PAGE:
Friday, April 27, 2012

Green Means Go

Do you ever feel as if you are saying the same things over and over?  It happens here.  Today I decided the children needed a visual reminder.  

I had the younger kids make stoplights
 using construction paper and glue.
I don't know where I will hang these permanently but for now I have put them on a shelf in the dining room (where we do most of our school work).  Each day the children will begin their morning on the green light.  I'm using clothes pins to mark the place.  If they do something they are told not to do (disobey) they get 1 warning and the clip moves to yellow.  If they get in trouble again, the clip will move to red.  At red, privileges are lost.  Where the clip is at the end of the school day will determine what they get to do after school.  If the clip is on green at the end of school time they can go outside to play.  If the clip is on red, they won't be getting to play outside after school and may have to do some extra work.  Keeping the clip in the green is very important if they want to keep their free time/play time.  I'm hoping the visual reminder will help them and will prevent me from giving so many warnings and repeating myself over and over.  I'm not recommending this for major disobedience such as lying or disrespecting parents.  I'm using this for things like talking during school time when they are supposed to work without talking or not doing as they're told.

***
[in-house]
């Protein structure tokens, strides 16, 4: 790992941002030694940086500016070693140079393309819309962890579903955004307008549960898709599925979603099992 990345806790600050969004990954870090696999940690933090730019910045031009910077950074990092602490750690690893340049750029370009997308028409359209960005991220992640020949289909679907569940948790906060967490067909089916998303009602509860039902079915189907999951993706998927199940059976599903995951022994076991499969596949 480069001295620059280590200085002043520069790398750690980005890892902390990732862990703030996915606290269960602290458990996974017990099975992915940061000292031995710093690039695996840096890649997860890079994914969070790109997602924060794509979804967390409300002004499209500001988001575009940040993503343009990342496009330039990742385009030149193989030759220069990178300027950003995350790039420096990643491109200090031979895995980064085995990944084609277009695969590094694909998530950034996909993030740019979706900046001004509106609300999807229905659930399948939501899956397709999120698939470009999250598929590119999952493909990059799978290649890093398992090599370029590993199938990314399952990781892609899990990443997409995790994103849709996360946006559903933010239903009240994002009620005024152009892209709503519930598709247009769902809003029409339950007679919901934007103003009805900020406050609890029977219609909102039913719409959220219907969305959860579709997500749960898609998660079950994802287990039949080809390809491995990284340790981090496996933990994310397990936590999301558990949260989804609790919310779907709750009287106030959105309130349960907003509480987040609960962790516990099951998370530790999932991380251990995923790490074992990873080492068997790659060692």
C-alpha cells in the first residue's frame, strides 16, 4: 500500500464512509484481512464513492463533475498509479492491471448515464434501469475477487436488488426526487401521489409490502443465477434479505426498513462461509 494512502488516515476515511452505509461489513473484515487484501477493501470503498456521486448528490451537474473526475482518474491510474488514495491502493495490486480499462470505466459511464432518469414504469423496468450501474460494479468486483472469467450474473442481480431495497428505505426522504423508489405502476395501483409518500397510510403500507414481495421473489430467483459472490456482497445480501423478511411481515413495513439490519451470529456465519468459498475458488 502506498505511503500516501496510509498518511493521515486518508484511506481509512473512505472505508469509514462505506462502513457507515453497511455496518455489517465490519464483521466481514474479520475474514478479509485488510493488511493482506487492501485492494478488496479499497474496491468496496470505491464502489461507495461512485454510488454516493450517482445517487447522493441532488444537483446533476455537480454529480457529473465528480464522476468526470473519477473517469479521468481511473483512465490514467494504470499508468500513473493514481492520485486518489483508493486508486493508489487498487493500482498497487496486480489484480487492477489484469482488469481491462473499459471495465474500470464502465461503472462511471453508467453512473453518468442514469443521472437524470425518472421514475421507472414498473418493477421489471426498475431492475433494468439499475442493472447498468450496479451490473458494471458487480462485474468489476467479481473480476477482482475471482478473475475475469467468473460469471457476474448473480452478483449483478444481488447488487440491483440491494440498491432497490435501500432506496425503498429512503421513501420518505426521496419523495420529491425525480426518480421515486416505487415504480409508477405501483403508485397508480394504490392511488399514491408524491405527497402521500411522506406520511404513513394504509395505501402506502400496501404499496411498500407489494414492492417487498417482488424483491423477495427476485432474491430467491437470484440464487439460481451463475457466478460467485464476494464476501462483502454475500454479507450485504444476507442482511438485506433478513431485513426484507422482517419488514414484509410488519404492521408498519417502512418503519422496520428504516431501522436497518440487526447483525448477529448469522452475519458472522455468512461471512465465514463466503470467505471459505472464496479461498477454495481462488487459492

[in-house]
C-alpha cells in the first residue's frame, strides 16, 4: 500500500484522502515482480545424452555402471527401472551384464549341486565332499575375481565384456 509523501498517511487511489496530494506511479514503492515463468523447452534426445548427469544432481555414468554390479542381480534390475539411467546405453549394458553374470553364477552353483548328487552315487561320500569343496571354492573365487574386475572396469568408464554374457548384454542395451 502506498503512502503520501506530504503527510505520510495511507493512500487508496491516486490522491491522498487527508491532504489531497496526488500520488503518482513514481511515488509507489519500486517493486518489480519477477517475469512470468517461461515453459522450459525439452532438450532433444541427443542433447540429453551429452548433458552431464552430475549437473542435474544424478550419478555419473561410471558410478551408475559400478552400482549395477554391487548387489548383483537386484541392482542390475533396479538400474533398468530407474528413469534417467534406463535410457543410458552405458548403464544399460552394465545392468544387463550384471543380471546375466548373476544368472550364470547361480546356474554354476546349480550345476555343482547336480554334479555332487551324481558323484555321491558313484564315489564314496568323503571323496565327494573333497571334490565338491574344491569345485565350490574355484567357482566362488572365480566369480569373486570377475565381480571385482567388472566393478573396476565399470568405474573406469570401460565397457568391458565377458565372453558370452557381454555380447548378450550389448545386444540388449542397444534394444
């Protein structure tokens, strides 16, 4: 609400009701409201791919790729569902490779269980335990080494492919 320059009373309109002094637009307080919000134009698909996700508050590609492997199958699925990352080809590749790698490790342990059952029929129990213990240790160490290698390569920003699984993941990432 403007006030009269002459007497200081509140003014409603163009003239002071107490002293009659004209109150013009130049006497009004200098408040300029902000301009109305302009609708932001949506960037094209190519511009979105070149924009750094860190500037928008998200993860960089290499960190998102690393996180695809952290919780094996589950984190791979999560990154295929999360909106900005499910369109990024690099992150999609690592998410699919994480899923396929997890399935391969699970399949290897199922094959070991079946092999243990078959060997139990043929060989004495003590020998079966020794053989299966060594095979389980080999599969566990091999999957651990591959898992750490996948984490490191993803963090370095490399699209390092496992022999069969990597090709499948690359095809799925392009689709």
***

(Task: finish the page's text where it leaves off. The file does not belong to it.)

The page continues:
The clips are on green now.  I hope they stay there!

Sometimes visual reminders can really help children exercise self control.  I make a lot of charts and things for that very reason.  It helps if things are clear and easy for children to understand.  If I'm not paying careful attention I will give too many warnings for the same thing.  With the help of this project I plan on giving only 1 warning and moving the clip to yellow.  I hope it never goes to red but I have a feeling someone might check to see if the stoplight really "works".  

I try to remember not to view behavior issues as another problem, but view them as training opportunities.  

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